The proposals provide for devolution of responsibility for parades to the Northern Ireland Executive which would require legislation at Westminster and in the Northern Ireland Assembly. Such legislation would establish two new bodies which would take over responsibilities currently held by the Parades Commission.
An office for parades, select commemorations and related protests would have responsibility for receiving event notifications and promoting dialogue and mediation among event organisers and local communities. An authority for public events adjudication would in some cases set conditions on the relatively small number of events which prove contentious. Determinations would be made by a seven-member panel led by a legally-qualified person. Affected parties could pursue an internal review and judicial review. A new code of conduct would be enshrined in legislation by the Northern Ireland Assembly.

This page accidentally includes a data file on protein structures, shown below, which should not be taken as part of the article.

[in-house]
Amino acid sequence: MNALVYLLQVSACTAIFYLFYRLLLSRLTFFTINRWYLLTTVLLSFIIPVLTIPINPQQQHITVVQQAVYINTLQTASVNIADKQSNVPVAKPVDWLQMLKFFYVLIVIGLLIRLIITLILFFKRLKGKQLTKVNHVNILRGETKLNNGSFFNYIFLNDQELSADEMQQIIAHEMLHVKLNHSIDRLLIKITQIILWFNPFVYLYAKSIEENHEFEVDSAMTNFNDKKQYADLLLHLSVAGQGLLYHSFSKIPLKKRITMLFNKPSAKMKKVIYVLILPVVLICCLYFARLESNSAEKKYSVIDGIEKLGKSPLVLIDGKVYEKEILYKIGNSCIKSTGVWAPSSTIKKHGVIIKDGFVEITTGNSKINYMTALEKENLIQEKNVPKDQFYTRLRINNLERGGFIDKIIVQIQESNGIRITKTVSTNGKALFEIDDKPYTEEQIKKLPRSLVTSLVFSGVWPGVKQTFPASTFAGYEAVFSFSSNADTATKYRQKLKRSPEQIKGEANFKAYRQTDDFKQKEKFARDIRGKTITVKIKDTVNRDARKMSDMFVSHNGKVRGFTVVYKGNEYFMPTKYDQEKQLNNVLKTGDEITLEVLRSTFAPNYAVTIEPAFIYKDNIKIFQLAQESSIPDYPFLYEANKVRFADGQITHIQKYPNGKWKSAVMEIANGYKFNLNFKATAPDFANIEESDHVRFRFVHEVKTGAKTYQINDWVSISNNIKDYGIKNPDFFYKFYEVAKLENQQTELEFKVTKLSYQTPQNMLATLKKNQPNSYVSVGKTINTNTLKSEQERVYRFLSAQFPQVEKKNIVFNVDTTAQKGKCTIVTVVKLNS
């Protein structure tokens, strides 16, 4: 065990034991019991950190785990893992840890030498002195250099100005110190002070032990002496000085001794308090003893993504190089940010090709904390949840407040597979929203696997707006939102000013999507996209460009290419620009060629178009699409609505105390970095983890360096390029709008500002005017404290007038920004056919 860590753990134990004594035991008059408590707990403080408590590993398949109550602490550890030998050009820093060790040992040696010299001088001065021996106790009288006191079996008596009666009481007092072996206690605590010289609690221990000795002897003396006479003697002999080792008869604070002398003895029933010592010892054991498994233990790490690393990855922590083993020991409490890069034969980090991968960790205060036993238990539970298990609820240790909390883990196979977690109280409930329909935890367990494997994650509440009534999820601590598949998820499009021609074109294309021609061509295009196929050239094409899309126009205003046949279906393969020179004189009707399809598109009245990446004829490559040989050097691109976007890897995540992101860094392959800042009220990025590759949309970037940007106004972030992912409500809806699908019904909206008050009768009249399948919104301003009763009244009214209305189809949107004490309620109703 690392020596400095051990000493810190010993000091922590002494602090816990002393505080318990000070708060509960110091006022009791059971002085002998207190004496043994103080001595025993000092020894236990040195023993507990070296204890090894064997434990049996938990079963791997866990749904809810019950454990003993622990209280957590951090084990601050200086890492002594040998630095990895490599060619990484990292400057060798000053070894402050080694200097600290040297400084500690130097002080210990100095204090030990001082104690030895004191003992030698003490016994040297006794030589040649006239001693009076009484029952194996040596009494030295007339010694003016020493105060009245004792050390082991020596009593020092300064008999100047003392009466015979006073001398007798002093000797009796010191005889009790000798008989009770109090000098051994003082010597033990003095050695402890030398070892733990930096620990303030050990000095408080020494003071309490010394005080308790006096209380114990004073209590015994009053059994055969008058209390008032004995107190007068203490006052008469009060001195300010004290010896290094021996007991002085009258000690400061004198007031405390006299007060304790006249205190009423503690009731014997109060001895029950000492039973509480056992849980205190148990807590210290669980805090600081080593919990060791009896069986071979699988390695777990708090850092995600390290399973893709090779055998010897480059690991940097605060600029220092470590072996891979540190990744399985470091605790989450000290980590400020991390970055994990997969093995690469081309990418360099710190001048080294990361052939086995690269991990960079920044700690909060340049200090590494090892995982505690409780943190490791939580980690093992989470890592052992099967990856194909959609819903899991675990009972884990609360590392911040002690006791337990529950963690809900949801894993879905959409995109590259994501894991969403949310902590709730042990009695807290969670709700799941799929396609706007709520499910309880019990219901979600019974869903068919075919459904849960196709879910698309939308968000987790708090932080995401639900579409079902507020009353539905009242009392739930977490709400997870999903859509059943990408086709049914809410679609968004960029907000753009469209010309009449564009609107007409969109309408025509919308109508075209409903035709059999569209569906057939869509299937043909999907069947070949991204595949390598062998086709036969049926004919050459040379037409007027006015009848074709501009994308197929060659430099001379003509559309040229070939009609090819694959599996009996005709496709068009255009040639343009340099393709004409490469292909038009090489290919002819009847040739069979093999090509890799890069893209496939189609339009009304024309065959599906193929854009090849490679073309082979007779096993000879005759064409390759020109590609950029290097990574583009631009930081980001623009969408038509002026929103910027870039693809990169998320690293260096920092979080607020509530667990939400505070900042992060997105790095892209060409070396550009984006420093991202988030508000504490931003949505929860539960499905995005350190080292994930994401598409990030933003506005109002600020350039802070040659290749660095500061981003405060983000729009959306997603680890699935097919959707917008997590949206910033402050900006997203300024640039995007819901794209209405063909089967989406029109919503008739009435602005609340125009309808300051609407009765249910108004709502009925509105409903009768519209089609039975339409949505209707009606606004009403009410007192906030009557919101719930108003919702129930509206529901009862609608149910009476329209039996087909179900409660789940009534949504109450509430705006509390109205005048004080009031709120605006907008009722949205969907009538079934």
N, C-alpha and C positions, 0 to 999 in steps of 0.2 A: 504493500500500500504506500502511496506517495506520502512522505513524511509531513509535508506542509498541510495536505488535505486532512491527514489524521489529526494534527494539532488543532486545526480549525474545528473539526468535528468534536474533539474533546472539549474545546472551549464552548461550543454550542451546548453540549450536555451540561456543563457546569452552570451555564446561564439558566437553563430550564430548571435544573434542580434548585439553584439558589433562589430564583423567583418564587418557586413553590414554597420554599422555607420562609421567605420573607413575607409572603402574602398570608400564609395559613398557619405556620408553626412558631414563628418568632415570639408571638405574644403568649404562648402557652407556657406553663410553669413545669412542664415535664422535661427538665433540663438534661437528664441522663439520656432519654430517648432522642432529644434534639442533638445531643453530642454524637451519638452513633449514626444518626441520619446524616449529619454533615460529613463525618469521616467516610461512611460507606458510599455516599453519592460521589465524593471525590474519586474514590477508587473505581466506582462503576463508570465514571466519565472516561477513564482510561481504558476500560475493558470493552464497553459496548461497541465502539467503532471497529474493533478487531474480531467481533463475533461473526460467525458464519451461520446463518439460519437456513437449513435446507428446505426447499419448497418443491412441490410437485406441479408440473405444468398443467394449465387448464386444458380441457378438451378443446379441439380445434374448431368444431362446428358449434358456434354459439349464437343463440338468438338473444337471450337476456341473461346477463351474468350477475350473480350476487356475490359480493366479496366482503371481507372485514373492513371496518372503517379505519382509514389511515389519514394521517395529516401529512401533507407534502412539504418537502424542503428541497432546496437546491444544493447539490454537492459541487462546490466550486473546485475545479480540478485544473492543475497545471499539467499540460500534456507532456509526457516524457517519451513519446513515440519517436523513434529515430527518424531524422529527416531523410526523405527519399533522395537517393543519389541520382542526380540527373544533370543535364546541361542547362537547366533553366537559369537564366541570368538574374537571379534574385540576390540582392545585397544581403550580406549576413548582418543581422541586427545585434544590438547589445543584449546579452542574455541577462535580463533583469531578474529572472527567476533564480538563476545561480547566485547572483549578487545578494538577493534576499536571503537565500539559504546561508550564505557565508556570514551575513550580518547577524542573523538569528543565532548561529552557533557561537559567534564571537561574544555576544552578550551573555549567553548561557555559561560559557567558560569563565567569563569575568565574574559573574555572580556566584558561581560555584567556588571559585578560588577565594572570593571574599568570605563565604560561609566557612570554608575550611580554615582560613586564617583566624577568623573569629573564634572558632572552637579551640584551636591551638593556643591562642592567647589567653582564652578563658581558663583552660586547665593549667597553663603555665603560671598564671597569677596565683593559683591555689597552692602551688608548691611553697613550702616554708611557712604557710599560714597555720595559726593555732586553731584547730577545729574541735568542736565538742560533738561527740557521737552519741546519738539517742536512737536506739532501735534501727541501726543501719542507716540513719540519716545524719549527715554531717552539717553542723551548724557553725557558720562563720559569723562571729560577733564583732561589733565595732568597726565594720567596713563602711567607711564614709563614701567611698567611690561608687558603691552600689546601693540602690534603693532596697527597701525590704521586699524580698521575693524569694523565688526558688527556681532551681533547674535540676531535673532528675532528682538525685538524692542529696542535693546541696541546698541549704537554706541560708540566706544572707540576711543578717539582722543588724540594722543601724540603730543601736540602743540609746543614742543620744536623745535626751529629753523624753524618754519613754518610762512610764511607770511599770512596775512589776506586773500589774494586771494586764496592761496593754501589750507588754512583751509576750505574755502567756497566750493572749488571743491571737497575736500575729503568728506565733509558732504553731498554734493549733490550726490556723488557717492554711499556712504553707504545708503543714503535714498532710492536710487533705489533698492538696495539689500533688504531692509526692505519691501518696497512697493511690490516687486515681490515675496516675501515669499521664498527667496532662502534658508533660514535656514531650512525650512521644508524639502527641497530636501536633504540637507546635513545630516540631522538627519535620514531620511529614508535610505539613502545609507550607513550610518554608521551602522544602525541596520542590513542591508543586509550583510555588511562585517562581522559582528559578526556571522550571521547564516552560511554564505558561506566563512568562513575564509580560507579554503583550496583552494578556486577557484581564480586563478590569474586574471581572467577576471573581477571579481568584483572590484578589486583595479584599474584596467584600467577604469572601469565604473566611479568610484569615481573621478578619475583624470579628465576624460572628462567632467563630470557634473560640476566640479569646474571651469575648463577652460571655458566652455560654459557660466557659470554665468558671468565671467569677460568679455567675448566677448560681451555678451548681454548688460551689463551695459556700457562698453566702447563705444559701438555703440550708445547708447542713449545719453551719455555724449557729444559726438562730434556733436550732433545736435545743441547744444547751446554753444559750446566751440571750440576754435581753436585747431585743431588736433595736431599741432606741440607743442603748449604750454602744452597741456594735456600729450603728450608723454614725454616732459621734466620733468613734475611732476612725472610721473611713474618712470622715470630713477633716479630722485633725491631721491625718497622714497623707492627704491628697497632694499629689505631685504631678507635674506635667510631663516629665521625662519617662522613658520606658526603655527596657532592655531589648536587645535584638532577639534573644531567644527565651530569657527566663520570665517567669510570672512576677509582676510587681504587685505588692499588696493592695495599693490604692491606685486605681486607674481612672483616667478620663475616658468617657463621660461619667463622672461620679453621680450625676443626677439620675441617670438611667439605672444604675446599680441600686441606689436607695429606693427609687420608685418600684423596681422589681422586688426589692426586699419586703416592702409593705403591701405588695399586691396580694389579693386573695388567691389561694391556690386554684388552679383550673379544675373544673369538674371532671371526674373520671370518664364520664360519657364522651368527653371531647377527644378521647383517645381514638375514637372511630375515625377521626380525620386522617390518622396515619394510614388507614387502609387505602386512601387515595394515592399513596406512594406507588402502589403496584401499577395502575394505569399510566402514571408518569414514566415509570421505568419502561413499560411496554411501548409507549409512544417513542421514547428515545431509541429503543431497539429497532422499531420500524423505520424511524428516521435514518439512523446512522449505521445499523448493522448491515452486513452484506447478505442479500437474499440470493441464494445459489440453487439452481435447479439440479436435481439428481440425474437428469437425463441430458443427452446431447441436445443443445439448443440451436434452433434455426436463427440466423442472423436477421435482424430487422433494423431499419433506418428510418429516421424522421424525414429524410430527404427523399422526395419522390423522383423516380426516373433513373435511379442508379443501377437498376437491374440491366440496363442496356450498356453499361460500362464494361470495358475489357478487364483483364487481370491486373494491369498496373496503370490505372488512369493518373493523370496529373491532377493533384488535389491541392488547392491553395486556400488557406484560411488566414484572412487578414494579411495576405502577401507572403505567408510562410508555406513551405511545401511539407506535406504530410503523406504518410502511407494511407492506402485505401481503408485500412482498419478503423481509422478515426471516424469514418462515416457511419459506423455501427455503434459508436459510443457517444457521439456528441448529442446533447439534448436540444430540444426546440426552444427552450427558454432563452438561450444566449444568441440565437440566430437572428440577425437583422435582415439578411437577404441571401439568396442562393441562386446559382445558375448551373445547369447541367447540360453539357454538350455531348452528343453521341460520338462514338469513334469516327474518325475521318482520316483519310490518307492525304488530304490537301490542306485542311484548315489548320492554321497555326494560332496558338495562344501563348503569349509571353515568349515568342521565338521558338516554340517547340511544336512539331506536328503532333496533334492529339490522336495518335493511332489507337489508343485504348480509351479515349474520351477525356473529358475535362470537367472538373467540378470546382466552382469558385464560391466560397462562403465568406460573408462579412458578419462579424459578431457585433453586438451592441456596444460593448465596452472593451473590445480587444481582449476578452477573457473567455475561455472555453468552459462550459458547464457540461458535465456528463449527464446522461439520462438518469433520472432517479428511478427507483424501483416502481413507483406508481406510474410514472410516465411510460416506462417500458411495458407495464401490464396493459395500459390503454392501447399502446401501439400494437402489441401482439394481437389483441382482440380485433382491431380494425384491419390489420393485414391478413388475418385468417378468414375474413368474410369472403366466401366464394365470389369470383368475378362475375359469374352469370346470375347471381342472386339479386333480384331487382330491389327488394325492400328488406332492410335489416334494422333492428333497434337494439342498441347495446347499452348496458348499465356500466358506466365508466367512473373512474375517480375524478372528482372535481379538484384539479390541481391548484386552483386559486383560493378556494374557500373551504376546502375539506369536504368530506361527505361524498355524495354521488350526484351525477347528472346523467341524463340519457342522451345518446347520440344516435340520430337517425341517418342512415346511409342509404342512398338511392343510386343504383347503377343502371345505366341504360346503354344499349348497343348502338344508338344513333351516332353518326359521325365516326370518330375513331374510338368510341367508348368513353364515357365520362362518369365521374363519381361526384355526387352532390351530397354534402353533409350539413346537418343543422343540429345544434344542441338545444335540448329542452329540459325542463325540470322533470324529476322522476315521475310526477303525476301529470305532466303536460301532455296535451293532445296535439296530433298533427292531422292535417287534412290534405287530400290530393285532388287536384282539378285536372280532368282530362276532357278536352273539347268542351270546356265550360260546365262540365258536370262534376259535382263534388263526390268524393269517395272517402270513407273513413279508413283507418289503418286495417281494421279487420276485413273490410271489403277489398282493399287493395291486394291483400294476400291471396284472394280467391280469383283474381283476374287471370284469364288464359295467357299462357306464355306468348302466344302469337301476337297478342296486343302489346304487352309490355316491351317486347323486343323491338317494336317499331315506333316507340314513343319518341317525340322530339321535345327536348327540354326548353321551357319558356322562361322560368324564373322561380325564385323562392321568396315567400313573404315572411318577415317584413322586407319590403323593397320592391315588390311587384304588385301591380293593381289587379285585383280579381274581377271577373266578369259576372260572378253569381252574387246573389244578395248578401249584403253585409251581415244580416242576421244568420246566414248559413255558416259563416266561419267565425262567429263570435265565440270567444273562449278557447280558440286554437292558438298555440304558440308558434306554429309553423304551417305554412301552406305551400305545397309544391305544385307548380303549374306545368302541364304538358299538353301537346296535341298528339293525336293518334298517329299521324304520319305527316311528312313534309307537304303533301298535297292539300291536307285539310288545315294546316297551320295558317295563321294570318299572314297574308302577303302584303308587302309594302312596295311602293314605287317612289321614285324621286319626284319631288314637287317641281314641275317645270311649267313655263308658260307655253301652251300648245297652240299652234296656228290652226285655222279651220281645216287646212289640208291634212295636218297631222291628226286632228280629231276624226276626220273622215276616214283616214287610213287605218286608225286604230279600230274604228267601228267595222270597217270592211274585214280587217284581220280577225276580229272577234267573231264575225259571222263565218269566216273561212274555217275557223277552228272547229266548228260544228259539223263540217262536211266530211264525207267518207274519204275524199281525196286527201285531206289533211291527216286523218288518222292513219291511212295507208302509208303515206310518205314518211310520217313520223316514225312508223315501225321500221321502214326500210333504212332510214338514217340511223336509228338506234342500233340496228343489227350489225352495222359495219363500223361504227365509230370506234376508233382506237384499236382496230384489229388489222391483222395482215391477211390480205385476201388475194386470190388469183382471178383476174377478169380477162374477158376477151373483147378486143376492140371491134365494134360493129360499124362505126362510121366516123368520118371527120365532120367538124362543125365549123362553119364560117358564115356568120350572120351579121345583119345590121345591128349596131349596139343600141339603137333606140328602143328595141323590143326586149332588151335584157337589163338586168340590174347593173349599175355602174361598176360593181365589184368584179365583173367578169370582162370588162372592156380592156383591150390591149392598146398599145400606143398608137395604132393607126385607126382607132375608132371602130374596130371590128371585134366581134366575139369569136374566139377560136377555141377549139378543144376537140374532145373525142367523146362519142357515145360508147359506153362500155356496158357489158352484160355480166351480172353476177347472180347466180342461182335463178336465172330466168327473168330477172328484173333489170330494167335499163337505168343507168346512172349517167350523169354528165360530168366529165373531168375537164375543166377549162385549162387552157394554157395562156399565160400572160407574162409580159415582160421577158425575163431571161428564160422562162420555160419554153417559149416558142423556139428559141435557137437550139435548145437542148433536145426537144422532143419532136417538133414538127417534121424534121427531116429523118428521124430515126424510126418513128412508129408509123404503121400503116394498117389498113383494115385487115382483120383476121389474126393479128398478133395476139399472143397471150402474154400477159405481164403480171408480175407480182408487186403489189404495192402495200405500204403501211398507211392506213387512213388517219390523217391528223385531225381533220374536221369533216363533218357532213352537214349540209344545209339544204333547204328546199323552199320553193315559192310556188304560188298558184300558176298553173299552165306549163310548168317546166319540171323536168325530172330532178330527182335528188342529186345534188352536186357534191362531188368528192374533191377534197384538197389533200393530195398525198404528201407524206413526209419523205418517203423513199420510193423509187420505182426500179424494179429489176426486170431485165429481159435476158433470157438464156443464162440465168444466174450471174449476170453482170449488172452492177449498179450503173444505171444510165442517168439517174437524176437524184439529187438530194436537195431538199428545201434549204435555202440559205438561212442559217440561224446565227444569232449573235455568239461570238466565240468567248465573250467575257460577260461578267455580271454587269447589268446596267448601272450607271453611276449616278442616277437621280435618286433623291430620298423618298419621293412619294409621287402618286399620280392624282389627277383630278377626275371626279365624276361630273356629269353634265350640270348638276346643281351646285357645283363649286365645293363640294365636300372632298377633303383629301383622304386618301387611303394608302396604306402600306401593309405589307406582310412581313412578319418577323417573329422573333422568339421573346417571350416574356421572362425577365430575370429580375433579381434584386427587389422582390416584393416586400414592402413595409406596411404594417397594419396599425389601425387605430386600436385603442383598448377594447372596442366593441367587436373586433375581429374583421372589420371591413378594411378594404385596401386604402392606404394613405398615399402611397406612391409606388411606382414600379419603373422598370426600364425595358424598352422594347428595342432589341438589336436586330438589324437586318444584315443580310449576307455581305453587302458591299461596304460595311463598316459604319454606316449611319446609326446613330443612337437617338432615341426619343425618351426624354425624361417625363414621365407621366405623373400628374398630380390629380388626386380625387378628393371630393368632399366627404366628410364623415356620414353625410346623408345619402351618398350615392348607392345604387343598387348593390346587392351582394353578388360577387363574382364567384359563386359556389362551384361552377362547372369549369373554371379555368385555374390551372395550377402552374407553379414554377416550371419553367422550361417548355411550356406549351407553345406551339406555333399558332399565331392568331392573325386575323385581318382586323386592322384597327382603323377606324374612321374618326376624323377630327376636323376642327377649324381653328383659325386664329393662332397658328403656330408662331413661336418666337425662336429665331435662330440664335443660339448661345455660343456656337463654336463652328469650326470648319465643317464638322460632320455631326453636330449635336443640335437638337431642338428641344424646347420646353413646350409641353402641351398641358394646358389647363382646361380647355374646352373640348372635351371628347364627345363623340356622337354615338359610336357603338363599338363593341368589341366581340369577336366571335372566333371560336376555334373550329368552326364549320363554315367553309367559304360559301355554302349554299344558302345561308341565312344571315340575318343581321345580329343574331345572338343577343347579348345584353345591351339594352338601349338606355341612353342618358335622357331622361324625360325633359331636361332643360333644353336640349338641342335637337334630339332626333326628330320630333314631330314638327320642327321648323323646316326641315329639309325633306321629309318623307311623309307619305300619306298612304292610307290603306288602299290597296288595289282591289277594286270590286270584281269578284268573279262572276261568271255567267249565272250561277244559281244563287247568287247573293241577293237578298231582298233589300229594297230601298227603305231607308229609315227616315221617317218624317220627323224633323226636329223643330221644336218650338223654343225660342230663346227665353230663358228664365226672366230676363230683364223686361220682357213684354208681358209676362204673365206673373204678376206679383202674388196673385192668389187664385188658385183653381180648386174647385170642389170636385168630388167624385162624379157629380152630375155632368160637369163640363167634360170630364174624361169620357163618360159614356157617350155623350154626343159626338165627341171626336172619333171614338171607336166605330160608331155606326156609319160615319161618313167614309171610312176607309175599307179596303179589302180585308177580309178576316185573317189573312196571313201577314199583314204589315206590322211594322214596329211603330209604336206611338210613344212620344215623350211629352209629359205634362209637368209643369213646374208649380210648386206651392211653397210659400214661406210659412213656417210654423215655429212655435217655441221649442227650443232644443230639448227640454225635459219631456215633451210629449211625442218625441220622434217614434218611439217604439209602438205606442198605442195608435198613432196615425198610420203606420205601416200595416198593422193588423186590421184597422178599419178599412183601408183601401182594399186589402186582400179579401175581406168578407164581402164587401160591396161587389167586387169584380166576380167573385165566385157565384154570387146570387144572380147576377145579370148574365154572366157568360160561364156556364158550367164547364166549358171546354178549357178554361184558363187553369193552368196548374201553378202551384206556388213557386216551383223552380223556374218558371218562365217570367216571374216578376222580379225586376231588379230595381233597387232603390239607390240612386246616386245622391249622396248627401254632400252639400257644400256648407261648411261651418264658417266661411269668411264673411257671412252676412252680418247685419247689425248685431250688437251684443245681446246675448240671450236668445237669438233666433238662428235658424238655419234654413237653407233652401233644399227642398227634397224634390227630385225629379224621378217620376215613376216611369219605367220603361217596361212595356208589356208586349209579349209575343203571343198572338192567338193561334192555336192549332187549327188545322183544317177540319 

Discussion on flags and emblems proved the most difficult. There was no agreed approach reached on the flying of flags on official buildings or the unofficial display of flags and emblems in public spaces. It was recognised by the panel of parties that these issues are closely linked to larger debates about sovereignty, identity and related matters which they judged to be beyond the remit of the talks. The proposals provide for a commission on identity, culture and tradition to hold public discussions on those issues throughout Northern Ireland. The commission’s remit would not be limited to flags and emblems and would include consultations on Irish and other languages, including Ulster Scots; a Bill of Rights; gender; public holidays, possibly including a day of remembrance or reflection; and memorabilia and other items in public buildings. The commission, which would comprise of MLAs and non-political members, would report within 18 months. The First Minister and Deputy First Minister would bring any recommendations of the commission receiving broad support to the Northern Ireland Executive for further action.